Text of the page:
In these dog days of summer, I have been dreaming of Iceland. Last winter I visited that northern island country of volcanoes and geysers for the therapy of its hot springs. Now I long to be back for the cold of its glaciers
Intellectually, I know, of course, that it is summer now in Iceland, too. Temperatures in the south are in the 60s; in the north in the 50s, and I would find ice and snow only on its glaciers. (Snowmobiling is a popular Icelandic summer sport.) But I would be more likely at this time of year to be seeing the tundra carpeted with green-gray reindeer moss and dappled with pink and lavender and yellow wildflowers.Summer would be a fine time for trekking on shaggy Icelandic ponies through the island's green valleys and across its plains.
In Thingvellir National Park where, in the year 930, Iceland's - and the world's - first Parliament met, young golden plover and ptarmigan are leaving their nests among the dwarf birches. And, situated as some of Iceland is, less than a mile from the Arctic Circle, the sun is shining now virtually around-the-clock.
When I visited Thingvellir in February, ice and snow were everywhere. Tour buses were unable to make the trip to this most hallowed site of all Iceland because of the ice and the snow. But Sveinn Saemundsson, a proud Icelander with a four-wheel drive vehicle, offered to take a friend and me there. No visitor to Iceland, he said emphatically, should leave without a glimpse of Thingvellir.
Getting there involved a ferry ride from the capital city of Reykjavik to the little cement-producing town of Akranes.farm there that Sveinn had grown up and he showed off the community's folk museum with memorabilia of farming and fishing days, including scissor-like contraptions that cut English codfish nets when, in the '50s and '60s, English fishermen were in waters Iceland claimed were theirs.
From there, we drove along the deep blue Hvaljfiordur - Whale Fjord. And, passing an island in the fjord, Sveinn told of Hardur, declared an outlaw in the Middle Ages for political reasons. He took refuge on the tiny island with his wife, their children and fellow outlaws. When government troops attacked and tried to drive them off, Hardur killed 13 of them before they killed him. Then his wife, with one child on her back, the other by her side, swam the cold waters to safety. Myth and legend are never far from the surface in this land of awe-inspiring nature.
We made a stop at a house to ask if a jeep could make it over the snow to Thingvellir, and learned from a postman, whom we followed awhile, that it could. Then we set off through a veritable desert of snow - not an animal nor a bird track on it; the sun sculpting the immense expanse of white with shadow. Hills and mountains rose in the distance. Cumulus clouds came down from the sky to meet them. And the jeep wheels spun on the silver ice.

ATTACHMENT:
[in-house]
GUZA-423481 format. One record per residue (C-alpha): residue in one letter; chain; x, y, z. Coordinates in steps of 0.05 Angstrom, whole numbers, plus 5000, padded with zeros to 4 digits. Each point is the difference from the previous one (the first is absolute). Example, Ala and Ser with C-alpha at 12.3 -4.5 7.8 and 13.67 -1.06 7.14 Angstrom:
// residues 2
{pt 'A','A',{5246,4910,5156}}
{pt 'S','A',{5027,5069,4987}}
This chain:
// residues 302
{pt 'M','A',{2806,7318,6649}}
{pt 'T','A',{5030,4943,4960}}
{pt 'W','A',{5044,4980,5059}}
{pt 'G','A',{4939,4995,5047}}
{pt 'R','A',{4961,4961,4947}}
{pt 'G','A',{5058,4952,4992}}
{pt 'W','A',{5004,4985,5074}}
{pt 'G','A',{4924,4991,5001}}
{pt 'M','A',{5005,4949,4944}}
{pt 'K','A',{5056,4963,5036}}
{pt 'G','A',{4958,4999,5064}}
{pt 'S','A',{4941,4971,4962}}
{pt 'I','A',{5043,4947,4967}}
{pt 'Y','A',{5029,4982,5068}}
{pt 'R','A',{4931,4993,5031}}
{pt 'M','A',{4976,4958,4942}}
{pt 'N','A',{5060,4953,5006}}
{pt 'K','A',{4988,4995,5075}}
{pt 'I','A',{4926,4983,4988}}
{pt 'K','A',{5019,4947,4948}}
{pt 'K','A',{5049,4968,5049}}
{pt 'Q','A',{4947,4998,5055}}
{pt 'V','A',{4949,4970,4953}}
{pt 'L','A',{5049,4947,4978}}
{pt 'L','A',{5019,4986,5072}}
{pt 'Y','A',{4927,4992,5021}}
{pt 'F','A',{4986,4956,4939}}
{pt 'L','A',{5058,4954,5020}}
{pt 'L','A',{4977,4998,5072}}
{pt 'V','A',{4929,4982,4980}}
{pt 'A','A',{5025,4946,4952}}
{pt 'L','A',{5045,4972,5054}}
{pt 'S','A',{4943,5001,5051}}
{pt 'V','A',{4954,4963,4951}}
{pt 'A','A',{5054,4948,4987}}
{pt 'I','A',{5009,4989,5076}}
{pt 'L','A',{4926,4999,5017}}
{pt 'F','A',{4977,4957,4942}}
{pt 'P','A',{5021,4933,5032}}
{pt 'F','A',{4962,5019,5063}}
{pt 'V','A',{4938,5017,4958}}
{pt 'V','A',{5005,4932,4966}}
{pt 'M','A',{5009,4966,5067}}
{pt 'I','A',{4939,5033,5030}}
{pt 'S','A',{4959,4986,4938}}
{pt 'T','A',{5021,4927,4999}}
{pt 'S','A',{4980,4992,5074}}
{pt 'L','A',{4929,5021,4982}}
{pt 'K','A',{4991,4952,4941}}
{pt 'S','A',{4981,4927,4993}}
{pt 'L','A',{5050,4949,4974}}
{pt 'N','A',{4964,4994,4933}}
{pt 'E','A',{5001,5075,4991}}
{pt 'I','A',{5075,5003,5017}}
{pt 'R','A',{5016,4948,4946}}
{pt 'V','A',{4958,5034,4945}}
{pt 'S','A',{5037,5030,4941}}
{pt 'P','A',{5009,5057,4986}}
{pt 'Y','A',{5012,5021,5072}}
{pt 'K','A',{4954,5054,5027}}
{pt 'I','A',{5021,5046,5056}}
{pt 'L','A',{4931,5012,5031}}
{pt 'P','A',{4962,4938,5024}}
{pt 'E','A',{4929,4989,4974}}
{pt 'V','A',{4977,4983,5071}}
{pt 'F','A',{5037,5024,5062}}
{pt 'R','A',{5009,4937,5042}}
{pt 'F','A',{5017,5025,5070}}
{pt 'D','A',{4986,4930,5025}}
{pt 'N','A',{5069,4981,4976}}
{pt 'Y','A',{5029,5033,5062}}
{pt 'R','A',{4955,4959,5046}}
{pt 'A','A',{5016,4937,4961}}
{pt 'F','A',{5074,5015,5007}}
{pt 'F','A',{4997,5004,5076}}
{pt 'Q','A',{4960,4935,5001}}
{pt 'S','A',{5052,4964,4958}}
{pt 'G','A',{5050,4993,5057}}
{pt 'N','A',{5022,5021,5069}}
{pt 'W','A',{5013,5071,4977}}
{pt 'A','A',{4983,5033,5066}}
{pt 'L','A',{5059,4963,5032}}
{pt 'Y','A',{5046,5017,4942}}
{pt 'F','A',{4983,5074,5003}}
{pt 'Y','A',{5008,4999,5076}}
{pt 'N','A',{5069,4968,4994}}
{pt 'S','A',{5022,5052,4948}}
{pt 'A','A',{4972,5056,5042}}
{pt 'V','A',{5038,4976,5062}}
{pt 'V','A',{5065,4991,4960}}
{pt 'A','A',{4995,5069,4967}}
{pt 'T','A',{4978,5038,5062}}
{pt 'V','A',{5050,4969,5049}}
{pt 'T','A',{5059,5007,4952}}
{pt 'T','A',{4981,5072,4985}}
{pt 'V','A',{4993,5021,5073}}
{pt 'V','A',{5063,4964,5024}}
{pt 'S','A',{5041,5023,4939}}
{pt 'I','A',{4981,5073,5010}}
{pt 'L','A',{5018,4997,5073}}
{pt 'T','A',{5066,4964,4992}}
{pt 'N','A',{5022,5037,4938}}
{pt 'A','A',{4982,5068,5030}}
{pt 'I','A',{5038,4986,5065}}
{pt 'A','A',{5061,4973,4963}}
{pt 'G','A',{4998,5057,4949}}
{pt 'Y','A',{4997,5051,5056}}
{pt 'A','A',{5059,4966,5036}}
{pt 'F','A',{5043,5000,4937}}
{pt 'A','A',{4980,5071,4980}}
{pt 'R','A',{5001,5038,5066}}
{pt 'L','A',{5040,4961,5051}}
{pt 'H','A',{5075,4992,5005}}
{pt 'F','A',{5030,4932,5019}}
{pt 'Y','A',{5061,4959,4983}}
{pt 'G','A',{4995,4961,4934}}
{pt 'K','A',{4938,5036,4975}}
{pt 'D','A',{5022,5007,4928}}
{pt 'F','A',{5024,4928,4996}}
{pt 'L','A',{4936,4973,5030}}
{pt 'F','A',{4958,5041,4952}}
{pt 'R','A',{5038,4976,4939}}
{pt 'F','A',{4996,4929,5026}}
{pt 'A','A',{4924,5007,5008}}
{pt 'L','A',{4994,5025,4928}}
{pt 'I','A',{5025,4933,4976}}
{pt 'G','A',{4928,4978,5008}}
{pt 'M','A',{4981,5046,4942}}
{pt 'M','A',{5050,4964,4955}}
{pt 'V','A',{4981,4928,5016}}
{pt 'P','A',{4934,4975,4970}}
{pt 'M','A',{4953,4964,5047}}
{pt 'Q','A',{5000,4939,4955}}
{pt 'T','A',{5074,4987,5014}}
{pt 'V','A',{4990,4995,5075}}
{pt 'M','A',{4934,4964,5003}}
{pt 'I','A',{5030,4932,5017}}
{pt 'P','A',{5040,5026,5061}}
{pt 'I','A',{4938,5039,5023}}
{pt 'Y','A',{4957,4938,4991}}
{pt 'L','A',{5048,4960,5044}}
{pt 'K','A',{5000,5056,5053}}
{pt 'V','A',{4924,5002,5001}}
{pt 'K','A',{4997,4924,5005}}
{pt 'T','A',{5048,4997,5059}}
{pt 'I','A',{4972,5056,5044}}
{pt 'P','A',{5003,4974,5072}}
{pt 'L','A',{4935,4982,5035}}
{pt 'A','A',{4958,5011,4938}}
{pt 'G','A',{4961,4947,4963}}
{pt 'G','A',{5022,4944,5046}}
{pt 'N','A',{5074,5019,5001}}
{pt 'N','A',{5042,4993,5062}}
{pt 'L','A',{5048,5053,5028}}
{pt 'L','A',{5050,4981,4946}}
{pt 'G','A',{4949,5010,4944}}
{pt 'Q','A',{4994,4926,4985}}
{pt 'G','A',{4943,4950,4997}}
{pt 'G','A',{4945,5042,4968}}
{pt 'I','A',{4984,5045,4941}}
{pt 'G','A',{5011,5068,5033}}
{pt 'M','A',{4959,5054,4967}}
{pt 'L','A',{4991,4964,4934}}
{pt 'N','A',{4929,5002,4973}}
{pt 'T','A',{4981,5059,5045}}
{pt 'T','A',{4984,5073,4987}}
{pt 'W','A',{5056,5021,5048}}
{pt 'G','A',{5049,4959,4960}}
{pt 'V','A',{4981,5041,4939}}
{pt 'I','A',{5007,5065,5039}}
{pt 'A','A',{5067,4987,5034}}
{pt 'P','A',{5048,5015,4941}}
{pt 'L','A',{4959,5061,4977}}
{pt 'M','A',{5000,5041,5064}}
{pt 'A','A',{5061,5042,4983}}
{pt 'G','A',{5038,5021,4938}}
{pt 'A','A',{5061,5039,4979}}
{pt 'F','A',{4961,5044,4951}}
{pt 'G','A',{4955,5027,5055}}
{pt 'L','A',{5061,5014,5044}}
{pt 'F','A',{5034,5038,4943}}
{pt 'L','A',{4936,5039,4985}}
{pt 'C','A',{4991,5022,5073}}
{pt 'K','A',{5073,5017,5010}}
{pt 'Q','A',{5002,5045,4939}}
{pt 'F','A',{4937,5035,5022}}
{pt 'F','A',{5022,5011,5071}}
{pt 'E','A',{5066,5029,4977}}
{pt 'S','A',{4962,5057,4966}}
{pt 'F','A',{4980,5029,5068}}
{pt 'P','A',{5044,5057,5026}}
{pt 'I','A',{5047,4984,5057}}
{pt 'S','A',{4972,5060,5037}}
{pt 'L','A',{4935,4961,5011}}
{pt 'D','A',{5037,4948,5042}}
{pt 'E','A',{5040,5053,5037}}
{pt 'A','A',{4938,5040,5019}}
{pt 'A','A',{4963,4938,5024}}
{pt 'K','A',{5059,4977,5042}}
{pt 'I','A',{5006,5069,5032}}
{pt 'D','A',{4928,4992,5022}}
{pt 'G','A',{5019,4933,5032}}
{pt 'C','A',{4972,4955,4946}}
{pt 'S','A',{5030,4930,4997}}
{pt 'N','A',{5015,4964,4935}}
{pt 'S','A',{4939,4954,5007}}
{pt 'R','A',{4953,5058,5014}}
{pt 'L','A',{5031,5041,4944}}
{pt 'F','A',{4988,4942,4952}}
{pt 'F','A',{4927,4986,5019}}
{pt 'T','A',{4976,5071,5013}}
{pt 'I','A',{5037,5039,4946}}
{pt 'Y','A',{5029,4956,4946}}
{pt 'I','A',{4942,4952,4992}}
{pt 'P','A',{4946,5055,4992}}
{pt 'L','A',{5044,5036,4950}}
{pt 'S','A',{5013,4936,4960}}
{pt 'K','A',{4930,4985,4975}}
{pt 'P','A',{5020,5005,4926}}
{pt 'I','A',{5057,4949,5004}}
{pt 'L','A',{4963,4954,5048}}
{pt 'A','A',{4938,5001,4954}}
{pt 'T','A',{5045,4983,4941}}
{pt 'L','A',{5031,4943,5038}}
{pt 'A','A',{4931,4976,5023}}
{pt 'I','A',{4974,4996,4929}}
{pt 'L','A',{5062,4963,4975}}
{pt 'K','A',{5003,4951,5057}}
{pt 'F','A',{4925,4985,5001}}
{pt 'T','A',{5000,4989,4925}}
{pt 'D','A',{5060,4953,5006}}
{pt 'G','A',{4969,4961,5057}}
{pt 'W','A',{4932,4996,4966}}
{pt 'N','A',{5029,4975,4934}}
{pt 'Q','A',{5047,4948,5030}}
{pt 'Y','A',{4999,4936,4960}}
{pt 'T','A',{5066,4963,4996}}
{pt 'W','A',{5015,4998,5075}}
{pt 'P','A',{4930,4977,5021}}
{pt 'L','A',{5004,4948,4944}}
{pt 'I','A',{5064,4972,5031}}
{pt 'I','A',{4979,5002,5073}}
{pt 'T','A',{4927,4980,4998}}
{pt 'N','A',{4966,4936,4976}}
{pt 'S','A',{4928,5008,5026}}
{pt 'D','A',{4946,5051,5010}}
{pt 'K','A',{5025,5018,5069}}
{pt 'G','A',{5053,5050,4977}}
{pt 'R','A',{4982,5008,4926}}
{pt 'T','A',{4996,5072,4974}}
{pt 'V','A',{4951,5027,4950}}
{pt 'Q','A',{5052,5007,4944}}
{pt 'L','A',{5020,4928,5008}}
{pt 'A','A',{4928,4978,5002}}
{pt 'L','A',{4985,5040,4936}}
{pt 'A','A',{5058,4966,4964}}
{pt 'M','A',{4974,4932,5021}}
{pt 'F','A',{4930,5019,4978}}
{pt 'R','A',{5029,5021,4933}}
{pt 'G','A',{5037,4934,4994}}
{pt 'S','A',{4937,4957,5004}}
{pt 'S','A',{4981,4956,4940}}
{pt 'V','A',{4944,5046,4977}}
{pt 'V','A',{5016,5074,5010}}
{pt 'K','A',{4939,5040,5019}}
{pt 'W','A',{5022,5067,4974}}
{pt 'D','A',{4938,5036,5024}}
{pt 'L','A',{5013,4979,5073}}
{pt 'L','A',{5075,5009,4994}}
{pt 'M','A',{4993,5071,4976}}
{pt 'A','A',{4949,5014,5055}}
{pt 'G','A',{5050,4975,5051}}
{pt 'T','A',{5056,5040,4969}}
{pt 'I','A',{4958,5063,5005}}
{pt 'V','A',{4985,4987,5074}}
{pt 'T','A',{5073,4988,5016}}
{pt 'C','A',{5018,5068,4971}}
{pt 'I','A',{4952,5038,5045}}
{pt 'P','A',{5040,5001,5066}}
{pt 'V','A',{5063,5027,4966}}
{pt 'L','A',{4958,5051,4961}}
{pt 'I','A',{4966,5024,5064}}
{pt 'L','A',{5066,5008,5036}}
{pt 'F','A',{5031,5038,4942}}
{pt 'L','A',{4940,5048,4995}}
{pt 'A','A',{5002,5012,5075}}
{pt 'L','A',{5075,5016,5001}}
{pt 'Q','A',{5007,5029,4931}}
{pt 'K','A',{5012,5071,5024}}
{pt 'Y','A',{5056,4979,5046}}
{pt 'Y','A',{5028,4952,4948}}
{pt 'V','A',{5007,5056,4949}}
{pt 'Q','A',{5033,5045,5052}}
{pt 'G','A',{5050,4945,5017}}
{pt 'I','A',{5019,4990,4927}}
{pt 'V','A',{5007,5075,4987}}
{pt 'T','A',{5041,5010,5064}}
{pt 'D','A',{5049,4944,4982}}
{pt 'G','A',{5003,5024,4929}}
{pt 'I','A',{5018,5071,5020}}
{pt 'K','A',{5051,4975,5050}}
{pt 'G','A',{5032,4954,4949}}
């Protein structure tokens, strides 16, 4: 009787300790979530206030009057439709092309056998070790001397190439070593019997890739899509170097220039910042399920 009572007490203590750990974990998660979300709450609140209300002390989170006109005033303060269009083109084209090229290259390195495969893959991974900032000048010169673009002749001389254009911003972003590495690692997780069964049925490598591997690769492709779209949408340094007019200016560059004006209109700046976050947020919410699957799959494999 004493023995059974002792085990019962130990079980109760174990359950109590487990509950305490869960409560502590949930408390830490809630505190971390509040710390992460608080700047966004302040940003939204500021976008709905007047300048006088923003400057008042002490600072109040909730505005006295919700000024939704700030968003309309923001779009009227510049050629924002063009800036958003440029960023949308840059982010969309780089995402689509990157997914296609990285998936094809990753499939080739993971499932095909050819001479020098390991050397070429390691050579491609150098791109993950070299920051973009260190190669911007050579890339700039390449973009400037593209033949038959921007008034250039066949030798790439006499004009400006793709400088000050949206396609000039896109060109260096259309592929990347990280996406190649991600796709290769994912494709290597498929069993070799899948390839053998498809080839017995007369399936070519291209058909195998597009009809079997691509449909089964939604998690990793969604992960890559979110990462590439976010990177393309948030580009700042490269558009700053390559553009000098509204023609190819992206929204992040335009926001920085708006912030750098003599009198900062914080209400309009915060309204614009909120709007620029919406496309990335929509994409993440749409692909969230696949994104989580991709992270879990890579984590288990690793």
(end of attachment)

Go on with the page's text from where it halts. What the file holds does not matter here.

It was an hour's drive over the single track road to Thingvillir.
On this plain of Thinvgellir (the Plain of All Men), from 930 until 1270, virtually all important decisions concerning Iceland were made by the Althing - the Parliament.
It was at Thingvellir that it was decided, once Christianity had been introduced to the country, that Iceland would be a Christian nation ruled under Christian law, but that its pagans - of whom there were many - could continue to worship as they wished in their own homes. As a result, Iceland is the only country in Europe to have adopted Christianity virtually without bloodshed.
In July each year the Althing met. At the start of each meeting, the lawspeaker who led the meeting and had a three-year term, would be called upon to recite from memory a third of the country's laws. By the end of his term, therefore, he had recited them all. Then there would be discussion and revision of the laws and the arranging of important marriages and the settling of contracts. Court would be held, not infrequently followed by executions.
In 1262, Norway - which had long felt that it should control Iceland, since Iceland's settlers came from Norway - did, indeed, take over. Though the Althing continued to meet at Thingvellir under Norwegian and later Danish rule, it had very limited powers. But on June 17, 1944, when Iceland became an independent nation, it celebrated at Thingvellir with half the country's population (about 75,000) in attendance. (Today, the Parliament meets indoors in Reykjavik.)
We stood for awhile there in February, stamping our feet to keep warm above that ancient democratic meeting place, and looking down on it, its lake and a frozen waterfall. There was not a sound but the wind - and, reverberating in our heads, the echoes of the past.
And so, these hot July days, I have been dreaming of that cold, clear air and that morning in the stillness of Icelandic snow.